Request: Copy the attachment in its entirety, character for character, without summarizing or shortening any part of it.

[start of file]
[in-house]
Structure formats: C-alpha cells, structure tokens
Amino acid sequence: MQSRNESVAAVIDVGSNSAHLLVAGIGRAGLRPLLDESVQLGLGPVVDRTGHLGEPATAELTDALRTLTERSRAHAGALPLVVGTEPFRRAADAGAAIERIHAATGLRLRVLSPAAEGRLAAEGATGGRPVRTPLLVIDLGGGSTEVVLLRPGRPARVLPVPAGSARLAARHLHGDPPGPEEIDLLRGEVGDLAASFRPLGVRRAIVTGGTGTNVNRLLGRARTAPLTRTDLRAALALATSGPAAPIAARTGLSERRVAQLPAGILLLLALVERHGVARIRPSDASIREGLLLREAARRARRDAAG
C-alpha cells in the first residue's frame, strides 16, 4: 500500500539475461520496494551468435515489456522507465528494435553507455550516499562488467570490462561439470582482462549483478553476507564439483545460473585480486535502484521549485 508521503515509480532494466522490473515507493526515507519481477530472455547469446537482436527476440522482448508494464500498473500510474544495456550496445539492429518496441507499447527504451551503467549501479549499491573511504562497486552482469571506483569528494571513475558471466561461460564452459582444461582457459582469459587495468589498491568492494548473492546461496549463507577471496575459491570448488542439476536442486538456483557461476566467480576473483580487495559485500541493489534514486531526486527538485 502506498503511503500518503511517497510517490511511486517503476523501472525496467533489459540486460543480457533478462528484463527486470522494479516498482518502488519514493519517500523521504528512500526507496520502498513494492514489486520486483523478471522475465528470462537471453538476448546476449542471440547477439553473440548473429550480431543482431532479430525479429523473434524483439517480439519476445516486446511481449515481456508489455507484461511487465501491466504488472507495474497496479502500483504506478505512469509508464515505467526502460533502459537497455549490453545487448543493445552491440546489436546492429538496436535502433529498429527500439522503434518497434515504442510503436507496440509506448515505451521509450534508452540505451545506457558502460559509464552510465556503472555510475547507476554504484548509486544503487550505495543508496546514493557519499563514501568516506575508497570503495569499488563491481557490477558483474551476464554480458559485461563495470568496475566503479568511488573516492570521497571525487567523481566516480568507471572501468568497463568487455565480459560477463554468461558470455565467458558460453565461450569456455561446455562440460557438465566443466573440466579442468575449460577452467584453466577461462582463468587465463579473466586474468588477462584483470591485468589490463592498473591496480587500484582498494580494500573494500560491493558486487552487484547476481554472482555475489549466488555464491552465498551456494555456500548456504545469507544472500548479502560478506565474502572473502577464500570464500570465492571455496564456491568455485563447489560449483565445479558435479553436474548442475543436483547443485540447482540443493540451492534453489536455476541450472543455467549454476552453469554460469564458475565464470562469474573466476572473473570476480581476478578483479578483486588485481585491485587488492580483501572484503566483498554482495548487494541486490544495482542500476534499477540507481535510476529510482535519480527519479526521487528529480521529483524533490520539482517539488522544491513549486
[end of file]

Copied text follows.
[in-house]
Structure formats: C-alpha cells, structure tokens
Amino acid sequence: MQSRNESVAAVIDVGSNSAHLLVAGIGRAGLRPLLDESVQLGLGPVVDRTGHLGEPATAELTDALRTLTERSRAHAGALPLVVGTEPFRRAADAGAAIERIHAATGLRLRVLSPAAEGRLAAEGATGGRPVRTPLLVIDLGGGSTEVVLLRPGRPARVLPVPAGSARLAARHLHGDPPGPEEIDLLRGEVGDLAASFRPLGVRRAIVTGGTGTNVNRLLGRARTAPLTRTDLRAALALATSGPAAPIAARTGLSERRVAQLPAGILLLLALVERHGVARIRPSDASIREGLLLREAARRARRDAAG
C-alpha cells in the first residue's frame, strides 16, 4: 500500500539475461520496494551468435515489456522507465528494435553507455550516499562488467570490462561439470582482462549483478553476507564439483545460473585480486535502484521549485 508521503515509480532494466522490473515507493526515507519481477530472455547469446537482436527476440522482448508494464500498473500510474544495456550496445539492429518496441507499447527504451551503467549501479549499491573511504562497486552482469571506483569528494571513475558471466561461460564452459582444461582457459582469459587495468589498491568492494548473492546461496549463507577471496575459491570448488542439476536442486538456483557461476566467480576473483580487495559485500541493489534514486531526486527538485 502506498503511503500518503511517497510517490511511486517503476523501472525496467533489459540486460543480457533478462528484463527486470522494479516498482518502488519514493519517500523521504528512500526507496520502498513494492514489486520486483523478471522475465528470462537471453538476448546476449542471440547477439553473440548473429550480431543482431532479430525479429523473434524483439517480439519476445516486446511481449515481456508489455507484461511487465501491466504488472507495474497496479502500483504506478505512469509508464515505467526502460533502459537497455549490453545487448543493445552491440546489436546492429538496436535502433529498429527500439522503434518497434515504442510503436507496440509506448515505451521509450534508452540505451545506457558502460559509464552510465556503472555510475547507476554504484548509486544503487550505495543508496546514493557519499563514501568516506575508497570503495569499488563491481557490477558483474551476464554480458559485461563495470568496475566503479568511488573516492570521497571525487567523481566516480568507471572501468568497463568487455565480459560477463554468461558470455565467458558460453565461450569456455561446455562440460557438465566443466573440466579442468575449460577452467584453466577461462582463468587465463579473466586474468588477462584483470591485468589490463592498473591496480587500484582498494580494500573494500560491493558486487552487484547476481554472482555475489549466488555464491552465498551456494555456500548456504545469507544472500548479502560478506565474502572473502577464500570464500570465492571455496564456491568455485563447489560449483565445479558435479553436474548442475543436483547443485540447482540443493540451492534453489536455476541450472543455467549454476552453469554460469564458475565464470562469474573466476572473473570476480581476478578483479578483486588485481585491485587488492580483501572484503566483498554482495548487494541486490544495482542500476534499477540507481535510476529510482535519480527519479526521487528529480521529483524533490520539482517539488522544491513549486